Just two days after hinting that FERC could soon have news about improved coordination with other federal entities to speed along pending liquefied natural gas (LNG) applications, Chairman Kevin McIntyre delivered his scoop.

“Our FERC staff has recently engaged in a very successful discussion and collaboration with the Pipeline and Hazardous Materials Safety Administration (PHMSA) within the Department of Transportation to better leverage each agency’s expertise and role in the LNG authorization process,” McIntyre said during the Federal Energy Regulatory Commission’s monthly open meeting Thursday in Washington, DC.

“The new collaborative procedures, which will be implemented imminently, will significantly reduce the time required to review LNG project applications by taking full advantage of the expertise of our federal partners at PHMSA, the safety experts, to study the potential impacts to public safety of each and every LNG terminal proposal.

“Our FERC staff is, at this moment, hammering out the details with PHMSA, which we expect to present in a formal memorandum of understanding as soon as possible.”

On Tuesday, McIntyre said a published report claiming FERC had informed LNG developers that reviews of project applications are 12-18 months behind schedule was incorrect. At the same time, he said FERC had made “truly significant strides in reforming the permitting process with our federal partners, eliminating duplicative efforts and instituting a streamline procedure that will significantly reduce our LNG permitting timelines. The details are still being hammered out, but we expect to have a formalized agreement in place in the coming days.”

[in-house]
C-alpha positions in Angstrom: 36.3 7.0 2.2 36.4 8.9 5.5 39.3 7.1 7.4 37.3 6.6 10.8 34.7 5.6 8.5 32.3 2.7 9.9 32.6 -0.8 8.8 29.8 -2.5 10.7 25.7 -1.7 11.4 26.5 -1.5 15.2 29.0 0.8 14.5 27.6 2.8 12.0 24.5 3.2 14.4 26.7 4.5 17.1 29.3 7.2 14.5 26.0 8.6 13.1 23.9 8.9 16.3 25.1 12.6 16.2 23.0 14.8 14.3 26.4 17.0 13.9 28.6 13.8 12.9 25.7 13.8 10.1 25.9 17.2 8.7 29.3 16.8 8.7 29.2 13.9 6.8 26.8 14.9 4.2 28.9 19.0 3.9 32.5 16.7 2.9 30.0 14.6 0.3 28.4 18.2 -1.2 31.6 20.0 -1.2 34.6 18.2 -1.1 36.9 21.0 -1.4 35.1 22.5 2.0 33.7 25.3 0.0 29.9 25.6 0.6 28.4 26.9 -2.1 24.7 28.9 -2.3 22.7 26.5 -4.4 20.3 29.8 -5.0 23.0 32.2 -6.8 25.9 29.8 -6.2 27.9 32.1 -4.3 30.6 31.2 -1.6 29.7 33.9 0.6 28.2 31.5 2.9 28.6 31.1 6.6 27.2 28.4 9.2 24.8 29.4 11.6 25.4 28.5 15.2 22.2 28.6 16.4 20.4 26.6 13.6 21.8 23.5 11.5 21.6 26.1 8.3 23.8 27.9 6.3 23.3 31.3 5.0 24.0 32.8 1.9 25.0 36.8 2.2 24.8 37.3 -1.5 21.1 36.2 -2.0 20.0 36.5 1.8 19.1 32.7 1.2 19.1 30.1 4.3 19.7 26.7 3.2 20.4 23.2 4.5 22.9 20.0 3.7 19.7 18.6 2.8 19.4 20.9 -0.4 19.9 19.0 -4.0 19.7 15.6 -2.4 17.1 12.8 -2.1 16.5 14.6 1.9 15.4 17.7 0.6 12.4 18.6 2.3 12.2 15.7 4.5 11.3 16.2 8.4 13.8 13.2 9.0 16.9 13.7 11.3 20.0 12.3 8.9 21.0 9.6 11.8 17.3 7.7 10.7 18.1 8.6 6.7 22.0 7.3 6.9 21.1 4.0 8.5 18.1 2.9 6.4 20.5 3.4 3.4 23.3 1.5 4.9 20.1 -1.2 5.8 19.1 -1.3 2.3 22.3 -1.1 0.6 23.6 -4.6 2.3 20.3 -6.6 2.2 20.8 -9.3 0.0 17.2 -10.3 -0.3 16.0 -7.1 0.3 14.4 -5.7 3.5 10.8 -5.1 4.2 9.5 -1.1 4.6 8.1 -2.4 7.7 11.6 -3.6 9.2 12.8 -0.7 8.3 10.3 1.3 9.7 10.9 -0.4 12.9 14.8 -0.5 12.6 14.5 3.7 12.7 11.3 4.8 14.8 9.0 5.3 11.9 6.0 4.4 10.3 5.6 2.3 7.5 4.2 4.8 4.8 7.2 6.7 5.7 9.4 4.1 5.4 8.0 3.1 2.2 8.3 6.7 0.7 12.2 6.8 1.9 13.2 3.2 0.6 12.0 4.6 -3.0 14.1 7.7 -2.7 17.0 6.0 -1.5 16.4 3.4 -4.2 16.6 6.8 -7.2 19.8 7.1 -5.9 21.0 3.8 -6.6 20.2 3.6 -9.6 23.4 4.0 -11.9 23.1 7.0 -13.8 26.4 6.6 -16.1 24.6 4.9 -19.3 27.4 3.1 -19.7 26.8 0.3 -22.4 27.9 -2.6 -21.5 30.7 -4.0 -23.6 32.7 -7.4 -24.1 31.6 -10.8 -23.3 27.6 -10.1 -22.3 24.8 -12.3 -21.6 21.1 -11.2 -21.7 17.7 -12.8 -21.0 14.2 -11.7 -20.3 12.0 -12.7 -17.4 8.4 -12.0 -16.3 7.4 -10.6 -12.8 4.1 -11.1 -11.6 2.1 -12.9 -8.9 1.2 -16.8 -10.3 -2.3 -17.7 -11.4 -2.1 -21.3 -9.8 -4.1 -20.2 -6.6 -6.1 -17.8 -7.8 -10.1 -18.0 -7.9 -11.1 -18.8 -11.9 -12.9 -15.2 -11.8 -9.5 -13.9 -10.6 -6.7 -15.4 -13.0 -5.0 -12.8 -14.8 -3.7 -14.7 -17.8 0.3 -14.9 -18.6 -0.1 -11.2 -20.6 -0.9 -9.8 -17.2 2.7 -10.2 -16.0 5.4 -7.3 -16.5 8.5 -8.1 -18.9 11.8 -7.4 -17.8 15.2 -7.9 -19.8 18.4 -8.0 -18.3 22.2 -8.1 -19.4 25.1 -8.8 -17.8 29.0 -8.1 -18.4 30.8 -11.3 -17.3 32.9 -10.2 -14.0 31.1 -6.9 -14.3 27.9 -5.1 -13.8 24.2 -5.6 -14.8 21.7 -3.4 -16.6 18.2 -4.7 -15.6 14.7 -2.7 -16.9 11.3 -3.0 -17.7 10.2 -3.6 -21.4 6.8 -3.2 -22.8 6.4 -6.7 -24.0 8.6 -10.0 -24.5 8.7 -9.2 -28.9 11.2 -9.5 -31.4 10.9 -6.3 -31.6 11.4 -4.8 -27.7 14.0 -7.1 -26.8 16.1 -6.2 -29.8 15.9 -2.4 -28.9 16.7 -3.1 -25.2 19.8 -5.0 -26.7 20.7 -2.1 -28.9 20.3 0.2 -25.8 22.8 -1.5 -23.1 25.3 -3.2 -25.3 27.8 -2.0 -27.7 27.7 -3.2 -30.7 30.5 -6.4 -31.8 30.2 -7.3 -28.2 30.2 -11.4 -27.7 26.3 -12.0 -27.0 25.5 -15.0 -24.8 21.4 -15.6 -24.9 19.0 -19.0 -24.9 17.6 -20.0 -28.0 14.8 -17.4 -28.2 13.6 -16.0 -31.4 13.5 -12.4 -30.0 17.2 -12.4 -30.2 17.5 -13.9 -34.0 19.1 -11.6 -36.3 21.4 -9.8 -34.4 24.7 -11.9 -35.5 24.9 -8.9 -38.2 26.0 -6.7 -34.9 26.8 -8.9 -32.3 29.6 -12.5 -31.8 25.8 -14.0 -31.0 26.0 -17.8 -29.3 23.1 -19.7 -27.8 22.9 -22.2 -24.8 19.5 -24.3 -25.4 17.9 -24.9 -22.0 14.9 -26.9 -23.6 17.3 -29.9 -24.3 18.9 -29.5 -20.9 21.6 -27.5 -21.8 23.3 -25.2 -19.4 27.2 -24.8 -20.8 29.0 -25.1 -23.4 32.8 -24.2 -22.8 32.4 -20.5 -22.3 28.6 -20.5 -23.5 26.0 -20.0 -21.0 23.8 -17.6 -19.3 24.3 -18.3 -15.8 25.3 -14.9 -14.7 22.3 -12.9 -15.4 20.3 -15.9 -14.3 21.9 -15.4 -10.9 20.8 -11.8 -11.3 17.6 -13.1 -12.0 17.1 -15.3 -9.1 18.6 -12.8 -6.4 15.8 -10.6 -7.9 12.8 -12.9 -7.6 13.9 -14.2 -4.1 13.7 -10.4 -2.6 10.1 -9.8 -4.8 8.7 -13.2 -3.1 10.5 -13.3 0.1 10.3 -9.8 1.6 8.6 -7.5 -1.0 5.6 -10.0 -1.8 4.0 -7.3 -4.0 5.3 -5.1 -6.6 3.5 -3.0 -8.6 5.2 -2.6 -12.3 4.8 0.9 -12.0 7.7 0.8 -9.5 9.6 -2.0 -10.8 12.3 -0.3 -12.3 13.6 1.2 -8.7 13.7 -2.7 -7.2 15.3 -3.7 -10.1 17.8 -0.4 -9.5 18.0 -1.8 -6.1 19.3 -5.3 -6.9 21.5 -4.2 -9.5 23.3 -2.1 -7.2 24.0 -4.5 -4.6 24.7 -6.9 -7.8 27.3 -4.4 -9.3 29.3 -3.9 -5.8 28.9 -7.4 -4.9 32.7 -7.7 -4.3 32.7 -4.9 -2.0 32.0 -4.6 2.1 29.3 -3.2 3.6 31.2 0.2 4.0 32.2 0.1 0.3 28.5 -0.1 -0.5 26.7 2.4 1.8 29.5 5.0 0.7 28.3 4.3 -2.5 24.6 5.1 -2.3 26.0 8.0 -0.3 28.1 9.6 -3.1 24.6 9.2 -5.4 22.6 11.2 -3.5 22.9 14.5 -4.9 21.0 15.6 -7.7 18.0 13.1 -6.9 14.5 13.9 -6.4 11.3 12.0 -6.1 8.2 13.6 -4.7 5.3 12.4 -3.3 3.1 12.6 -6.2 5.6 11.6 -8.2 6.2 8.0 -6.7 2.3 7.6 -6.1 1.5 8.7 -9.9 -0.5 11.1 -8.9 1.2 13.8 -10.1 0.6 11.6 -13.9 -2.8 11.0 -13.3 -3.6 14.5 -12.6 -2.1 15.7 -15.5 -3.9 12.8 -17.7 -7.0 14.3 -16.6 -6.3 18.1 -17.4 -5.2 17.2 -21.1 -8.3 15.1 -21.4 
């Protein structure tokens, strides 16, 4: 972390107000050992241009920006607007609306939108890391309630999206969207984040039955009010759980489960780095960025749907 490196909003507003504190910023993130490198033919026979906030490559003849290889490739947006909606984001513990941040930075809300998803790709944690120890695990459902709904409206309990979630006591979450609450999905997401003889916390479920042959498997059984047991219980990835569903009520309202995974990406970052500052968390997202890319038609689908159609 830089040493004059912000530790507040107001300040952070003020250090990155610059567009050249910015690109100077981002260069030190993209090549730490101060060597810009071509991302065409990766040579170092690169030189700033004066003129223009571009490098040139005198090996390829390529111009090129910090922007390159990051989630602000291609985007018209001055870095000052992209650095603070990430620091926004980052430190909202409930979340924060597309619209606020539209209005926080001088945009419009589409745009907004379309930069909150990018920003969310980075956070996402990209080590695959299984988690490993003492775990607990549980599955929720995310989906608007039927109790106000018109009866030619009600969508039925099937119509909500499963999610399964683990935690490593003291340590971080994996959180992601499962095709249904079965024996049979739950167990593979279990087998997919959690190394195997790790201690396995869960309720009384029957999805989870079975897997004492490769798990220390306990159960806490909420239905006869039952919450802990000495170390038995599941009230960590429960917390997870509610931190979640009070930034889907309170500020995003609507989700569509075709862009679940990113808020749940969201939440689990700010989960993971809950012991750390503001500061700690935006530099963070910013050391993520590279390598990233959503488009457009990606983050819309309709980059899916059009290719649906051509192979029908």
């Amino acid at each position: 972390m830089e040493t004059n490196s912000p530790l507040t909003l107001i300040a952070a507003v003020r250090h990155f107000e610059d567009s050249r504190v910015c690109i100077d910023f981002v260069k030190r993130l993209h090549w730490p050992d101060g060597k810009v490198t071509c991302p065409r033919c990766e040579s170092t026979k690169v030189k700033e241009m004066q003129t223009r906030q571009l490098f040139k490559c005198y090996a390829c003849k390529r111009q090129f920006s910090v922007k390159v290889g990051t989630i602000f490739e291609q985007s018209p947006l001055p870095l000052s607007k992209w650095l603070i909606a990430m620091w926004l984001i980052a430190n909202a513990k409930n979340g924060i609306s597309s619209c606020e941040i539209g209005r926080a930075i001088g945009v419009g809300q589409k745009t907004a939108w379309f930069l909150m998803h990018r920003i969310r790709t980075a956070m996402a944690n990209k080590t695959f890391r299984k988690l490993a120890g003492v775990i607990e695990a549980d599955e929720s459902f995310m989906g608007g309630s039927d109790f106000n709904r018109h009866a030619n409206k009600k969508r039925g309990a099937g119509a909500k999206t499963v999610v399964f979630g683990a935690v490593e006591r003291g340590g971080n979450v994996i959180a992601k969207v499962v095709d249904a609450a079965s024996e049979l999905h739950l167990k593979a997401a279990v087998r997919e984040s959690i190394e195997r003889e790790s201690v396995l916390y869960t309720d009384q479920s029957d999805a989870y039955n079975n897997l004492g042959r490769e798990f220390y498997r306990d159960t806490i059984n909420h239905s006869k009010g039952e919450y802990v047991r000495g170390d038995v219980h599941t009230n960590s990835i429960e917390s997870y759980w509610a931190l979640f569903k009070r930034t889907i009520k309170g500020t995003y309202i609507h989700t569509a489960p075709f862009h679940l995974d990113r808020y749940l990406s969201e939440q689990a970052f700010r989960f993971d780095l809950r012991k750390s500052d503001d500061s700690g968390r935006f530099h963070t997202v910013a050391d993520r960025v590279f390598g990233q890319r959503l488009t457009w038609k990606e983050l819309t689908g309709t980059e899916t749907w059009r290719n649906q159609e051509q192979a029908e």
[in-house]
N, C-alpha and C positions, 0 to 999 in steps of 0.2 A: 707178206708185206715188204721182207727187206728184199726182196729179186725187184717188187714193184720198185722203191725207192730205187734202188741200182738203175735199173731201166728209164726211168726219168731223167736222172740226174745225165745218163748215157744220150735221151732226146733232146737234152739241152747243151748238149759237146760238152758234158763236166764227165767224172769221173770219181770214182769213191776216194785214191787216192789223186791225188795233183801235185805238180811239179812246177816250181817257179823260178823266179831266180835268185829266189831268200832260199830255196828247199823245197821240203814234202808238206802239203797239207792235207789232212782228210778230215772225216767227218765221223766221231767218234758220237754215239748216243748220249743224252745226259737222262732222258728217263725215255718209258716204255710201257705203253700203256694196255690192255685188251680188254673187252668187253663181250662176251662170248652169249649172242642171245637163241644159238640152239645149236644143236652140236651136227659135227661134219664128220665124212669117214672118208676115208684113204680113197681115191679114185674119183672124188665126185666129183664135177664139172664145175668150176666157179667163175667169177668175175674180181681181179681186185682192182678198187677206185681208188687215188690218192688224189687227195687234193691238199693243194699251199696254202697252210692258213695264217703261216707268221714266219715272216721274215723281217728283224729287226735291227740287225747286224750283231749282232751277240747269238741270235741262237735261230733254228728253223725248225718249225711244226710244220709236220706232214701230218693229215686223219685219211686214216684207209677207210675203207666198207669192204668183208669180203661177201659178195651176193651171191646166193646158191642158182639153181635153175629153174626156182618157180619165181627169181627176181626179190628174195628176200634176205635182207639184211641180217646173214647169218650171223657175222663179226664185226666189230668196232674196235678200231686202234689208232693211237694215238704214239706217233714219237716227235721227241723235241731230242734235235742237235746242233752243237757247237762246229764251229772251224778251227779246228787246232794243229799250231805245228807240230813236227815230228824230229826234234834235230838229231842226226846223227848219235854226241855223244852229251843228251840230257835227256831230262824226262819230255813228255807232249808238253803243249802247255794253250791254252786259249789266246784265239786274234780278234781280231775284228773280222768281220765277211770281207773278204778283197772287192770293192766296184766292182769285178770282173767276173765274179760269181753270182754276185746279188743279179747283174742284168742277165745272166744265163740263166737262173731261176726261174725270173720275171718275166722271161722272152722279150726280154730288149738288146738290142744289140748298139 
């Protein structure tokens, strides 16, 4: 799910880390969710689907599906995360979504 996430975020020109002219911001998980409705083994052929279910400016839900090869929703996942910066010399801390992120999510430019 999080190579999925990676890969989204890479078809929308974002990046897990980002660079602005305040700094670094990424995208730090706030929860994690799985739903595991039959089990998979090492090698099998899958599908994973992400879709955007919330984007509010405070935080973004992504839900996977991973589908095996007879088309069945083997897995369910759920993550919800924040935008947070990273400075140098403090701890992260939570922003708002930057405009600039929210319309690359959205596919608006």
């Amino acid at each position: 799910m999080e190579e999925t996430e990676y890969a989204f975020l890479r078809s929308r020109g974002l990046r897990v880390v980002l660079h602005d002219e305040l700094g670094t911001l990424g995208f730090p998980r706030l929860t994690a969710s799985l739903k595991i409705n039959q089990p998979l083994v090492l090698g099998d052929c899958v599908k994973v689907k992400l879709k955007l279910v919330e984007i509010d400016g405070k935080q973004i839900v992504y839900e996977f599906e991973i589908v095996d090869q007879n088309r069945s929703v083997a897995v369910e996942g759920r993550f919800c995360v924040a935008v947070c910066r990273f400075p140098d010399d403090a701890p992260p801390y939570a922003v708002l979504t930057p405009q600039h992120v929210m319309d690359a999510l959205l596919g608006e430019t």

The Commission has issued revised notice schedules for two projects, as well as one schedule for a greenfield LNG project subject to the FAST-41 process, in the past six months, McIntyre said. No other LNG project schedules have been revised or released.

Fifteen LNG terminal applications are pending before the Commission, most of them for export projects, compared with a single export application in 2011.

To address the rapid increase in LNG workload, FERC is hiring additional engineering staff, McIntyre said. The Commission is also identifying other opportunities to hire third parties to assist LNG staff, and looking for ways to improve coordination with other federal entities, including the Energy and Transportation departments.